IMG_20220105_132929_resized_20220105_013402215Allow me to introduce myself.  My name is Arborius Widdershins – alchemist, magician, man of letters and all-round white wizard.

Not exactly steampunk, I hear you say.  Well no, perhaps not, but Mrs S has always had a keen interest in all things mystical and when I noted the range of magic books in her little library, I couldn’t resist accepting her invitation to come and stay for a while.

Obviously, in my line of work there is a need for solitude.  Not easy to find here with that tinker chap thumping away on his workbench and all those ladies chattering away, so I asked if any of the towers were vacant.

Fortunately there is one that will be suitable.  Rather small, perhaps, but my skills are such that I should have little difficulty applying the ‘tardisium’ spell to increase its inner dimensions.  I’m sure I can persuade Mr Entwistle to make me a couple of pieces of suitable furniture.  My needs are few.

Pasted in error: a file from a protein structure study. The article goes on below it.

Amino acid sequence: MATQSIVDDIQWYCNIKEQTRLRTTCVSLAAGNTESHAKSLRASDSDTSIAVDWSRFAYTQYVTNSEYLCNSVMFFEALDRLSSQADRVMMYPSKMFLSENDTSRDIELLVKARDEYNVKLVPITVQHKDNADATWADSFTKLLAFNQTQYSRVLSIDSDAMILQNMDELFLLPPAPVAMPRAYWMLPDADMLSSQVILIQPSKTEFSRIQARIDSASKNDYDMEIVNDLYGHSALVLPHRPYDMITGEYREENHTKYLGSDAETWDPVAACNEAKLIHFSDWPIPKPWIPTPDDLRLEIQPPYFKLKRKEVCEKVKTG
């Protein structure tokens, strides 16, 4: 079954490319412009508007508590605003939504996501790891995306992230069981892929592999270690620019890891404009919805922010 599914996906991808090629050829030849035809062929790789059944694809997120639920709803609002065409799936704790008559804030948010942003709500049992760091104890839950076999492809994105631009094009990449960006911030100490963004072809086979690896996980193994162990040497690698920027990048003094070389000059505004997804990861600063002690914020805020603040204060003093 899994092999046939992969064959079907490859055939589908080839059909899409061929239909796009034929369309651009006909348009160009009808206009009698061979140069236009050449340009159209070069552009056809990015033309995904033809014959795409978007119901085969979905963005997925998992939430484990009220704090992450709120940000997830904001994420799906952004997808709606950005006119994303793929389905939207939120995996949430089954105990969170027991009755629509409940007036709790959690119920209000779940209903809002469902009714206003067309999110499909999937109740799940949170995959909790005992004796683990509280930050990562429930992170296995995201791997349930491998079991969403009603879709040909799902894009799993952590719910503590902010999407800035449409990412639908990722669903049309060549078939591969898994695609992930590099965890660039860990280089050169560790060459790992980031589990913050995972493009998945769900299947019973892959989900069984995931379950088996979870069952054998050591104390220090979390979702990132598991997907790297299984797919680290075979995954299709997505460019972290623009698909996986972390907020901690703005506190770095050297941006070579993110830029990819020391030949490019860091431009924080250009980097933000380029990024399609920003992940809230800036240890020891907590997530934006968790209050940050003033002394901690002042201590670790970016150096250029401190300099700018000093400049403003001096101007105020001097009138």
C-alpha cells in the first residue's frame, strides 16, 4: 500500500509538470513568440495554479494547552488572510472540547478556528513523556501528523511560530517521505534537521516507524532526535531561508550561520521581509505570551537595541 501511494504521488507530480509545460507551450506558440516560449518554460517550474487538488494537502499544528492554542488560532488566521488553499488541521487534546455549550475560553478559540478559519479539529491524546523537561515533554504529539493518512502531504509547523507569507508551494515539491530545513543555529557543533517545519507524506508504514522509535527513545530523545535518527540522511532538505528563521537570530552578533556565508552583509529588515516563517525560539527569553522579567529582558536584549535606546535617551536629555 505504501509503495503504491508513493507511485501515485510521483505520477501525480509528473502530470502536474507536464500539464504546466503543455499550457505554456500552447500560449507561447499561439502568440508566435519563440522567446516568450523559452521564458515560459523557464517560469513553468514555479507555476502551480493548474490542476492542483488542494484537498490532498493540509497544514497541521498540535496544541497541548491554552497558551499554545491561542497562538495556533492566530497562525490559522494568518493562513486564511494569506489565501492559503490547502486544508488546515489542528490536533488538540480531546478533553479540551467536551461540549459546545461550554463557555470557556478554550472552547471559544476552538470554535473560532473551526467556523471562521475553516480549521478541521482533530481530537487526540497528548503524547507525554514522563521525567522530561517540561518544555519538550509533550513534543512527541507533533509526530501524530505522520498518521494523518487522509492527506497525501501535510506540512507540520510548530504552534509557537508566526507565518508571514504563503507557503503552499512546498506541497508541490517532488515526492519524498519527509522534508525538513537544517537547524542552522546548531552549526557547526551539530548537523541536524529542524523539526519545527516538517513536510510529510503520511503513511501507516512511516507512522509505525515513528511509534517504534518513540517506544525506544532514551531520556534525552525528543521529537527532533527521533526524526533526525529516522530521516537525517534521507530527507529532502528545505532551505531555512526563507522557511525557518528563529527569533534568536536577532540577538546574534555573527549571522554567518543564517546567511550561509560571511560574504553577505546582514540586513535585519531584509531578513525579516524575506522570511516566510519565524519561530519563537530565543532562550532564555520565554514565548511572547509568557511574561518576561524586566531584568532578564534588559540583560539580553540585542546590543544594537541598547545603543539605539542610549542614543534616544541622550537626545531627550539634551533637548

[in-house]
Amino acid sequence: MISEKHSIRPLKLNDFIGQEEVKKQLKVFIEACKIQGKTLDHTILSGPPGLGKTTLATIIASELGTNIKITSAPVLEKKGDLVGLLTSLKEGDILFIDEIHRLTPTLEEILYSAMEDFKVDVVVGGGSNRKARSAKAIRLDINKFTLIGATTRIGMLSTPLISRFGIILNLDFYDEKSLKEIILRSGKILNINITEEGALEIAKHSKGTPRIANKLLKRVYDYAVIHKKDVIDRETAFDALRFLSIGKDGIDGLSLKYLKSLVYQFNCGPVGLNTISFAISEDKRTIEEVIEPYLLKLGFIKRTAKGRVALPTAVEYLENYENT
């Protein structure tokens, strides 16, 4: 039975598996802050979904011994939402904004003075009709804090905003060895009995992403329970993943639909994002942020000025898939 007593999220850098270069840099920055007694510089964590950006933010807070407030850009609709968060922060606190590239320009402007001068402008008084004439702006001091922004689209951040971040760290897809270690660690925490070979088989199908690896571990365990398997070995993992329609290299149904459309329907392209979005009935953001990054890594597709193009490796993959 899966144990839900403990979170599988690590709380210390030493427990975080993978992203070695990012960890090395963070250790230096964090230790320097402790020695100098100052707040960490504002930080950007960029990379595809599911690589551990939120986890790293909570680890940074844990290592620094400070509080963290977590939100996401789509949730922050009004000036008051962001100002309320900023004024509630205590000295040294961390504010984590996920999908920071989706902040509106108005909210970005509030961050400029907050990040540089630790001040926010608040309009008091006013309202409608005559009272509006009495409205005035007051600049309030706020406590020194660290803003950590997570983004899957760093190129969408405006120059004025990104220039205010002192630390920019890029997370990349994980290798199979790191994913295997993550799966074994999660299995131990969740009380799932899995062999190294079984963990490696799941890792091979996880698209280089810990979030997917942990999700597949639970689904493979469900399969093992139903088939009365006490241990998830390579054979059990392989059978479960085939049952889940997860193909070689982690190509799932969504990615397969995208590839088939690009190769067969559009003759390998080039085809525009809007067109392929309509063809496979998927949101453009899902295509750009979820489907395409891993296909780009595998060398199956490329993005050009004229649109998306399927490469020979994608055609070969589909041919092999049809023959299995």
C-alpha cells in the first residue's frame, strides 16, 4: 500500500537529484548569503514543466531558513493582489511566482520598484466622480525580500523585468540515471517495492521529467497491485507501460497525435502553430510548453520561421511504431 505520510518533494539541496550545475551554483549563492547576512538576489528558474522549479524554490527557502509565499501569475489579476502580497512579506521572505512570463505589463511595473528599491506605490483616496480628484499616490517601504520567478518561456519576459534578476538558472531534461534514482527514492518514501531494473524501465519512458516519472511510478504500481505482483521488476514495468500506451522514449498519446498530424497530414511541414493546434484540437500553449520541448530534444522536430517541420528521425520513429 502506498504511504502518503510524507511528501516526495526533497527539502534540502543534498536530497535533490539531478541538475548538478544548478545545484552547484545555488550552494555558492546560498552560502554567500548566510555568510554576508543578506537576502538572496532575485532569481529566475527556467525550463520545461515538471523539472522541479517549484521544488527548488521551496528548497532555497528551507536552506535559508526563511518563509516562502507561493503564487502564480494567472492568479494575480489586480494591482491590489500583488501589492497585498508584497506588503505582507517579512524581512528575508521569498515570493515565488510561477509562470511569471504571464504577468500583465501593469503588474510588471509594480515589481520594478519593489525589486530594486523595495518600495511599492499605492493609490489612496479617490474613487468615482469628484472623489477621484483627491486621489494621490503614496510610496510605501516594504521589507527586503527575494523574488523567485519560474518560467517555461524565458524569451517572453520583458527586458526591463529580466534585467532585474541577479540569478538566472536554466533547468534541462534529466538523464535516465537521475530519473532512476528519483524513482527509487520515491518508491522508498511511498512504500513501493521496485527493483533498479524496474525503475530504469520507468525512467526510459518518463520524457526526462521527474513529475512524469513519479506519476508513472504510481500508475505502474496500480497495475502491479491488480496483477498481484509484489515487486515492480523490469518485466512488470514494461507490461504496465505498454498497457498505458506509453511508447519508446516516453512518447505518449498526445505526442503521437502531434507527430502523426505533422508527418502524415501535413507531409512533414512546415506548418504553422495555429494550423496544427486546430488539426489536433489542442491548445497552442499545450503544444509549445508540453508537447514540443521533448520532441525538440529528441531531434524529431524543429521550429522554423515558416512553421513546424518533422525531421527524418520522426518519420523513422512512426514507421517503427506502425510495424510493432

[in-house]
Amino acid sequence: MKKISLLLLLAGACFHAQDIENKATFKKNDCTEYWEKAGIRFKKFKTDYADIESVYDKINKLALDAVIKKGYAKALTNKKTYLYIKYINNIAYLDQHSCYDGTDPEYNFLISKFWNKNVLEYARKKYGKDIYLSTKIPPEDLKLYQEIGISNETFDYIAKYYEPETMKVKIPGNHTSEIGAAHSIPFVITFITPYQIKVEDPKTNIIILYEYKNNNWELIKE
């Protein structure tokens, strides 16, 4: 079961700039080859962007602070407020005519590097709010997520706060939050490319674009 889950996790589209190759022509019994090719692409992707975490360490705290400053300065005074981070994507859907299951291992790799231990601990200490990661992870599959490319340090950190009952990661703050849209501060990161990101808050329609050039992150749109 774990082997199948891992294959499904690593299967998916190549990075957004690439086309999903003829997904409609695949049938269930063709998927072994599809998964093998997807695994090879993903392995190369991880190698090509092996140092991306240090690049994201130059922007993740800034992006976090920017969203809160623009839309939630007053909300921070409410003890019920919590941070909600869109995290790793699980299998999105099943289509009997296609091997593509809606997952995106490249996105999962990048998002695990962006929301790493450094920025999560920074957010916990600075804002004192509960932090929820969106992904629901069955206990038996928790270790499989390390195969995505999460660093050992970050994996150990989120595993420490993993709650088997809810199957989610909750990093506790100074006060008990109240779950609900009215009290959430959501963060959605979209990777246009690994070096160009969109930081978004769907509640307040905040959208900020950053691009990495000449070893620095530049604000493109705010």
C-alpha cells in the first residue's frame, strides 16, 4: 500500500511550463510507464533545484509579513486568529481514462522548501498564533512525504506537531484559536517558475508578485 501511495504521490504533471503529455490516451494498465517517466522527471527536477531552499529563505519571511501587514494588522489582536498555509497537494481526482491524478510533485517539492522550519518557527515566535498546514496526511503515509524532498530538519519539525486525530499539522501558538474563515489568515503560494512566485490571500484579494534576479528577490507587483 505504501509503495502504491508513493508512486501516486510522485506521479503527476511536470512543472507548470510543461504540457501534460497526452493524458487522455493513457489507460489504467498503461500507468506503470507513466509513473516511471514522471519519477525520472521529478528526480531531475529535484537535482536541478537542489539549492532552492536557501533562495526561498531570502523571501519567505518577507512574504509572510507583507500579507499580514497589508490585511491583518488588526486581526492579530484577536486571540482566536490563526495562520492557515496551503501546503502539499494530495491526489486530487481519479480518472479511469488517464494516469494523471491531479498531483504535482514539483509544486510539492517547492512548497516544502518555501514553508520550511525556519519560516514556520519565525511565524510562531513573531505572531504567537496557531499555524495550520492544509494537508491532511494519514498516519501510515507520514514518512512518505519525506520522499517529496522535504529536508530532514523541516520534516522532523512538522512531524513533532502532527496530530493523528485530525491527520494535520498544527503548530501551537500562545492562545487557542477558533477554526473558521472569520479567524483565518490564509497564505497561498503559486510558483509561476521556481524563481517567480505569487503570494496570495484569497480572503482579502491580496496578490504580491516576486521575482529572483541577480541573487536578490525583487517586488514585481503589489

Meanwhile, a charming young seer by the name of Daphne de Voire has agreed to allow me to use her desk during the night, while she is sleeping.  Most agreeable.

All in all, I think I will enjoy my sojourn at this curious residence.

Watch the Birdie (or the Horse or the Gecko…)

Sincere apologies for not posting an update recently.  Life on the road (or pavement, mainly, as Mrs S tends to walk to our market stalls, dragging us along in a wheelie suitcase or two) has been all-consuming.  

IMG_20211119_100027We have a brief respite now until our last sale of 2021 at Glastonbury Town Hall on December 18th, then a winter break until February.  The Etsy shop, of course, continues to thrive (we’ve just been awarded ‘Star Seller’ status for December!) and we’ve recently re-stocked our shelves at Magpie Vintage and Curiosities in Midsomer Norton.

We’re including a few photos from a recent market.  Meeting real humans again has been a delight and the response to our stalls has been overwhelming.  If you’re one of the people who took our business card and have recently discovered this blog, welcome, by the way.

IMG_20211119_095339Mrs S has enjoyed herself thoroughly and is kept busy creating new stock in between all the sales.  Here she can be seen showing off the Case of the Apothecary’s Shop and some of the Clockton-upon-Teas buildings.  We have a very few of those left for the next stall, then we’ll be raiding the recycling box for more packets and bottles to upcycle ready for next year.

The standout best-sellers on our stalls this season, though, have been the ridiculously eccentric watch-part pendants, badges and brooches.